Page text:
LPS to revive dormant auxiliary program

After a decade, the Lacombe Police Service is restarting its auxiliary program.

  • Aug. 8, 2013 12:00 p.m.

After a decade, the Lacombe Police Service is restarting its auxiliary program.

Lacombe Police Chief Steve Murray said that the program has value to police officers and he is glad to see members of the community showing interest once again.

Auxiliary officers are members of the community who volunteer their time to assist police officers.

“These are people who do want to be community partners,” said Murray. “They want to give back to their community.”

Murray went on to say that an auxiliary program gives members of the community a chance to see their police service at work and they can even take part in maintaining the safety of their community.

It can also be used to give individuals interested in full-time policing a chance to try it out and gives the police service a chance to evaluate them as full members, Murray added.

As long as they are with a regular police officer, auxiliary members have the same authority as regular police officers, said Murray.

While they do not carry firearms or tasers, auxiliary members are uniformed and equipped with handcuffs, batons and pepper spray. They also receive training on how to use these items.

Police officers can ask auxiliaries to assist them in a variety of tasks.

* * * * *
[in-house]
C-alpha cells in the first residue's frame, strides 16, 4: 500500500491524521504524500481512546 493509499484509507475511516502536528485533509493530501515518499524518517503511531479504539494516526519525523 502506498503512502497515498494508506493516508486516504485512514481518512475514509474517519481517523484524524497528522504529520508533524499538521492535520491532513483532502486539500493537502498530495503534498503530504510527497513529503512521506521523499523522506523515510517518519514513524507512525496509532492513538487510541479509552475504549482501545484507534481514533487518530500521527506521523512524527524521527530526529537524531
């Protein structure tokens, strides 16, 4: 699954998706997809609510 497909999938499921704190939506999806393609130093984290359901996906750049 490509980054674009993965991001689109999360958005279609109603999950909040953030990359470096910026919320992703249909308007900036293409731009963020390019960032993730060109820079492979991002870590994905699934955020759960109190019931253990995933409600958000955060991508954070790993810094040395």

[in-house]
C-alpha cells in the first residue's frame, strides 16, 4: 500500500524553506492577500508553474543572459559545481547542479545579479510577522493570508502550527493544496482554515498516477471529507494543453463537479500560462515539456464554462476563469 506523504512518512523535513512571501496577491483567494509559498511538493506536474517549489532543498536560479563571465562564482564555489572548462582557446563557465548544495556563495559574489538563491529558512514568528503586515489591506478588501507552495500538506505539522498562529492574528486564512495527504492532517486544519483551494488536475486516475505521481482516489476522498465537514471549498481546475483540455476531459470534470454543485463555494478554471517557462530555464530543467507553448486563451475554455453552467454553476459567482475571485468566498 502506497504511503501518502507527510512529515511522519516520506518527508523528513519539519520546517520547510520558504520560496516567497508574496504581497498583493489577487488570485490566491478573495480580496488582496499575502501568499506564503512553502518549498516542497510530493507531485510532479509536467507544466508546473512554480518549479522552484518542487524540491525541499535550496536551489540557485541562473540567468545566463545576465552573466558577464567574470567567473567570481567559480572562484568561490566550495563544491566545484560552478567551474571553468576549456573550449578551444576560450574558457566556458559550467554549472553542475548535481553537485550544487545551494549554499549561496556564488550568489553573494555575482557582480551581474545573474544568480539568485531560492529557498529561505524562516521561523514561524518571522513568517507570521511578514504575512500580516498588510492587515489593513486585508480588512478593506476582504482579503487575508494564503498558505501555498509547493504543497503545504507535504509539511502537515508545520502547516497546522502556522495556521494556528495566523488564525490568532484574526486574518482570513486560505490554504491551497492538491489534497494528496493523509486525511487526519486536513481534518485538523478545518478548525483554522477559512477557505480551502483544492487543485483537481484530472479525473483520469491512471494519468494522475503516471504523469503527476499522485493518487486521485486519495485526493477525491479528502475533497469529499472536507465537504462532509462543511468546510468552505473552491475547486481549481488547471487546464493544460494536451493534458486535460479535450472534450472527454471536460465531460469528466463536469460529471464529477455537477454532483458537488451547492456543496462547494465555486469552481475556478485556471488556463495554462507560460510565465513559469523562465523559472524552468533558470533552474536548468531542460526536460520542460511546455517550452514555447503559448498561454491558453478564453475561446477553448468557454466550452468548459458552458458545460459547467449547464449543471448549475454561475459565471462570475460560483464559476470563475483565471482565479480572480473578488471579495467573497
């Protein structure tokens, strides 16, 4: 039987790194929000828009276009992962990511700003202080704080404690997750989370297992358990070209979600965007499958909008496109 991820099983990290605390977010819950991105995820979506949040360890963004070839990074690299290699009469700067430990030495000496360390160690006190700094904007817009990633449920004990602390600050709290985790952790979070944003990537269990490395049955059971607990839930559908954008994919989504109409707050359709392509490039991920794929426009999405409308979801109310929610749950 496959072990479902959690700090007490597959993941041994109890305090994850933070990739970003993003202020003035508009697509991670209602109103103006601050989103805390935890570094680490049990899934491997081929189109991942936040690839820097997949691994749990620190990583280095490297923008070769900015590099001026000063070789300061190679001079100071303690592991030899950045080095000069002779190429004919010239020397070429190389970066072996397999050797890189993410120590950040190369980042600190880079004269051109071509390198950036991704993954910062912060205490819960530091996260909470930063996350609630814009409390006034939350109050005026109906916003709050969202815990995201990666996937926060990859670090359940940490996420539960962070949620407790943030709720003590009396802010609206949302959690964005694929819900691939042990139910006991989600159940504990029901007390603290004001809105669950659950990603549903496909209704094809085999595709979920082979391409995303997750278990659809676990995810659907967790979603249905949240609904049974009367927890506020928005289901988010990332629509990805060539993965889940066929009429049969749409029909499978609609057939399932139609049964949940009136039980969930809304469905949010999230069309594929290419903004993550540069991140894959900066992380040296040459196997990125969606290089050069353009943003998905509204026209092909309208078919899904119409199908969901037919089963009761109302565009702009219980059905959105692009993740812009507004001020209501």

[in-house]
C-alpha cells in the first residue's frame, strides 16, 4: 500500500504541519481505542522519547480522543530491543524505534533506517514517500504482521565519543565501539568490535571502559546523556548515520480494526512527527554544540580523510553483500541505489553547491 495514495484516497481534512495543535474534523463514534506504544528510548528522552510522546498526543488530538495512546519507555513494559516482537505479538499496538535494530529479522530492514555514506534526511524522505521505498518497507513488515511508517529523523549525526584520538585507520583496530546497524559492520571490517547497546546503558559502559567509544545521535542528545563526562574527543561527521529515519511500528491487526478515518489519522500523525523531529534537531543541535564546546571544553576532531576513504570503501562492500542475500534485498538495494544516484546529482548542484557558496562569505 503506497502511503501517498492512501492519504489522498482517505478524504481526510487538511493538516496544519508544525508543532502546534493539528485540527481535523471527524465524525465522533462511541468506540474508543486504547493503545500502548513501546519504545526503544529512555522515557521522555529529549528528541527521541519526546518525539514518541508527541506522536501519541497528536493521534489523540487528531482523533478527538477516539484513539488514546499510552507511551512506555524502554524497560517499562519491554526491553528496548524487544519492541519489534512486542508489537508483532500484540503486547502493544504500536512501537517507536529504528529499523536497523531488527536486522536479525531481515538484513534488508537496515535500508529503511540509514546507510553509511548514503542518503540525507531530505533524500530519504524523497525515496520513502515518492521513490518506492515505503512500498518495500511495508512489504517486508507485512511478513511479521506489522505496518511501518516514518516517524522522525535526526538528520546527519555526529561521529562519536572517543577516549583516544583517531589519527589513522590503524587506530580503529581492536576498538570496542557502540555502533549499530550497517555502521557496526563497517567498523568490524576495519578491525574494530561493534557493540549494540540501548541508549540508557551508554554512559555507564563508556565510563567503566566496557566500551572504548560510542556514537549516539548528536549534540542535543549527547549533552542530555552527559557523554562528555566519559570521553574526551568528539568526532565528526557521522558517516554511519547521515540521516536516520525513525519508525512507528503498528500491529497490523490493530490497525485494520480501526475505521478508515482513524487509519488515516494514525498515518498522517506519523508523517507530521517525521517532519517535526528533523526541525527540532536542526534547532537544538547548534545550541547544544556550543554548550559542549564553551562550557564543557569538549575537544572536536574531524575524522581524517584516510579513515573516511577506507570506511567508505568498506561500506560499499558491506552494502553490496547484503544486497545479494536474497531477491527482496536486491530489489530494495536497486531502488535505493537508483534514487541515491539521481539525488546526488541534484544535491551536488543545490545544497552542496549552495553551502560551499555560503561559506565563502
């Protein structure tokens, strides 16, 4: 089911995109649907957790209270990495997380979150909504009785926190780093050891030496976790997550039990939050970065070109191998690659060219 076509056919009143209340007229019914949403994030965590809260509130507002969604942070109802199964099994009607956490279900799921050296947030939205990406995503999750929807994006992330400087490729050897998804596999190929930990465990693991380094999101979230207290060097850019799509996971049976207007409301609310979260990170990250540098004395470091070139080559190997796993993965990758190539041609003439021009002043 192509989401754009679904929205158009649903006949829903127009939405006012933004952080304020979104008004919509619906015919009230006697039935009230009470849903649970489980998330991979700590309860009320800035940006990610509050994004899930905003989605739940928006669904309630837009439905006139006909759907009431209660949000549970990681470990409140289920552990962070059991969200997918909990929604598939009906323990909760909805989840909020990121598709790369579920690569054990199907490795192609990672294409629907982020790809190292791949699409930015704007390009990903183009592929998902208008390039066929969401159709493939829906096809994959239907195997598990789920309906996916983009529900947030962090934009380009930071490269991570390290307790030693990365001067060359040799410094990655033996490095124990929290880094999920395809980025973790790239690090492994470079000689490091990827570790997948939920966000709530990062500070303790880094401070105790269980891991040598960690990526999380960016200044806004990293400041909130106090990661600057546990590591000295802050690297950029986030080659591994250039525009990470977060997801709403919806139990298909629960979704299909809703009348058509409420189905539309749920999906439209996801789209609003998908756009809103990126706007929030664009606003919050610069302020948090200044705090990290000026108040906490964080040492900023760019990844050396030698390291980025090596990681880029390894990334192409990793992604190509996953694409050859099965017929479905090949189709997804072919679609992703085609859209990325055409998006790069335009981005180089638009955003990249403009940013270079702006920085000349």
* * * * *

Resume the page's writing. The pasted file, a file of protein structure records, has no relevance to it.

Some examples might be acting as a second of eyes in an investigation or a helping make an arrest. However, it is important to note that auxiliaries cannot perform any of these duties on their own.

“Because the auxiliaries only have police powers when they are with another officer and because they have no training in conducting investigations we can never utilize them as actual police officers independent of another (officer),” said Murray.

While auxiliary members can in no way replace a full police officer, Murray said having extra bodies still can be valuable to police work.

He added that he has worked with auxiliary members in his own career and has found having an extra set of eyes, ears or hands very helpful.

Three applicants are currently in the screening process to join the new auxiliary program, said Murray. He added there are still a “couple of hurdles” to get over before the program can launch but hopes to have it up and running by October. He added that it would be nice to have some extra bodies to help with police presence during Halloween and the heavy check stop season.

The screening process for auxiliaries is quite extensive, though not quite as much as that for regular members, said Murray.

Auxiliary members must pass a personal disclosure to examine their lifestyle, character and integrity as well as pass a polygraph test and a psychological assessment. Murray said the service’s auxiliary program died out about 10 years ago for a number of reasons.

Mainly it was to do with declining interest from volunteers due to the large commitments needed from them. Because of the extensive work needed in order to get an auxiliary officer certified, Murray said the service expects a certain kind of commitment from its auxiliaries.

However, the service also understands that not everyone can make those commitments. “It is a lot to ask of volunteers – we realize that,” said Murray.

Once the program is up and running again, Murray said the service will probably assess it before deciding if it is worthwhile to expand the program and to what extent that should be done. He said the program will probably run for about a year before anything like this is done.

news@lacombeexpress.com

Just Posted